Text: Andy; Photos: Cat Rose
|Jeff Smith, right, leads the Hickoids in Seattle. (All Cat Rose photos)|
When Jeff Smith ponders the Hickoids' Alaskan tour, at first, no words are necessary to describe what's on tap.
His piercing eyes, mischievous smile and chuckle tell the story.
But then he leans in, "I've been in freak vans before, but never a freak RV."
While sitting at a table inside Slims Last Chance Saloon in Seattle a few hours before his raucous cow punk, gunk, hard-corn band takes the stage on Thursday, Smith said they've got a buddy in Alaska who helped set up the current 10-date Fiasco in Alaska tour -- which began in that RV in Seward on Friday and runs through June 25 in McCarthy. The Hickoids have never gigged in Alaska before and they always enjoy invading a new territory and giving it a go.
Later on stage, he told the crowd that on their Alaska jaunt, they'll make some new friends -- or enemies. And there's those eyes, smile and chuckle again.
With that, the Austin/San Antonio band oozes into another tune and the crowd continues drinking, jumping and shouting. Throughout the set, Smith goes from shirt on to bare chested ... playing guitar to just wielding the mic ... performing on stage to bursting through the crowd ... and then scooting out the back door and inside again. At one point, he jokes with the bartender, and then people untangle the mic cord as the singer maneuvers his way back on stage.
The band rages as Smith, an original member of the outfit that formed in 1983, does his wild-man thing. Everyone in the place is digging it. The people of Alaska will surely eat it up as well.
Speaking of Alaska, the Smith humor flowed from the get-go during our interview.
"What we do is we get a globe and a piece of spit chewing gum, you know, which doesn't have a lot of elasticity or stick-um left to it, keep on throwing it at the globe until it sticks somewhere and that's how we decide where we're gonna go..."
Nah, but it generated some laughs and broke the ice to kick off our chat. (More story following photos)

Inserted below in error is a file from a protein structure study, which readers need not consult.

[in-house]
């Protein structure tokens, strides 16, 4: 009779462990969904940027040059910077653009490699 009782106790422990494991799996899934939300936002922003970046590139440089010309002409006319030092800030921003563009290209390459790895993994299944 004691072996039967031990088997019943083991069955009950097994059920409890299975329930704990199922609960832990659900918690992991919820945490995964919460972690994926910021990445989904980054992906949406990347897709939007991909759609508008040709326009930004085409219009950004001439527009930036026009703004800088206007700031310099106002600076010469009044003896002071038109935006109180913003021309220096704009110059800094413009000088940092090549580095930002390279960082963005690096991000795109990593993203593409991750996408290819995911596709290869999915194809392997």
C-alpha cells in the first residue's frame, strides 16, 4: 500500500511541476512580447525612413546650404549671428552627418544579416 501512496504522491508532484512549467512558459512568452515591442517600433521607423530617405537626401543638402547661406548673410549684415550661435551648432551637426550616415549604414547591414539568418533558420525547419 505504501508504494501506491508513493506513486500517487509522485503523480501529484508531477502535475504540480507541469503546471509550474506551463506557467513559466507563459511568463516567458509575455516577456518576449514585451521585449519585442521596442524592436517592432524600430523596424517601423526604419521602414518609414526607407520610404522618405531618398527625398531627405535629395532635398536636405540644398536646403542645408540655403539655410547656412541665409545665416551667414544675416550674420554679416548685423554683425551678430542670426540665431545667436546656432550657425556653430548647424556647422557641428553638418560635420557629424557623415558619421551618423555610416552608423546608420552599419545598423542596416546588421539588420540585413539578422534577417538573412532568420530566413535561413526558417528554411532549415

The band's latest release,"The Out of Towners," sprung forth last October and features longtime guitarist Davy Jones, who passed away from lung cancer in November of 2015. Recently, they played Nashville, some East Coast dates and toured in Europe for 12 days.
While in Nashville, the band took some of Jones' art -- cartoons and mixed-media pieces -- to the Country Music Hall of Fame, where it will go on display next spring. One of the curators at the HOF is Mick Buck, who is Smith's former bandmate and Jones' college buddy.
"Mick was ecstatic when we dropped the stuff off," Smith said.
After Jones passed away, Smith inherited his best friend's considerable volume of artwork and had a big sale to benefit the Health Alliance for Austin Musicians (HAAM)
"The idea was to just put art in the hands of people who knew him. As long as his art and his music's around for people to appreciate, he still lives as far as I'm concerned," Smith said.
Smith had a lengthy conversation with Jones about continuing the band when he became ill and Jones said for them to keep the Hickoids rolling.
Smith thinks about Jones every time they play.
"He was dyed-in-the-wool, for sure, he was a freak and a music lover," the singer said.
The two became friends in 1980 or 1981 when Jones' band The Ideals traveled from Killeen, Texas, to Smith's home of San Antonio to play a gig. Richard Hayes (RIP) and his brother Arthur were also in The Ideals, and they would all eventually join the Hickoids.
The Hickoids -- which Jones named while describing a homeless man in a beat-up cowboy hat digging through the dumpster outside his apartment -- entered the musical fray at the end of 1983 when Smith teamed up with a untamed guy named Jukebox (RIP) and other misfits.
They first unleashed their jarring tunes to the public alongside Black Flag and Meat Puppets in March of 1984. Jones and the Hayes brothers weren't in the band yet, but they were tugged into the fold soon after.
Smith can dig some of what transpired during those early days out of his brain.
"We ate a lot of mushrooms back then, and I used to normally have a stage bottle of tequila, which I would drink about two thirds of over the course of a 30- to 40-minute set, so I don't really remember a hell of a lot about it, but I had a hell of a lot of fun," he said.
They also shared stages with the U-Men, Tales of Terror, Tex and the Horseheads, Screamin' Sirens, Blood on the Saddle, Offenders, Scratch Acid, Butthole Surfers, Flaming Lips, Soul Asylum and many more.
What drives the 53-year-old to continue belting out tunes today with his bandmates Rice Moorehead (bass), Tom Trusnovic (guitar), Lance Farley (drums) and Cody Richardson (guitar)?
"I like to play, I like to show off. I'm too old to start over with another band name," he laughed. "I try and leave people with something they'll remember -- good or bad."
Smith lives in San Antonio and runs a record label, Saustex
, while he's not working in the family business of oil and gas investing.
Before the Hickoids, he played in a band -- at age 14 -- called The Dwarves (before the other unit of the same name), which covered Ramones and Sex Pistols songs.
Then, there was the Smart Dads, whose cassette, "Bummer Summer," was recently released on vinyl via Radio Raheem Records
|Heading back inside after checking out the patio scene.|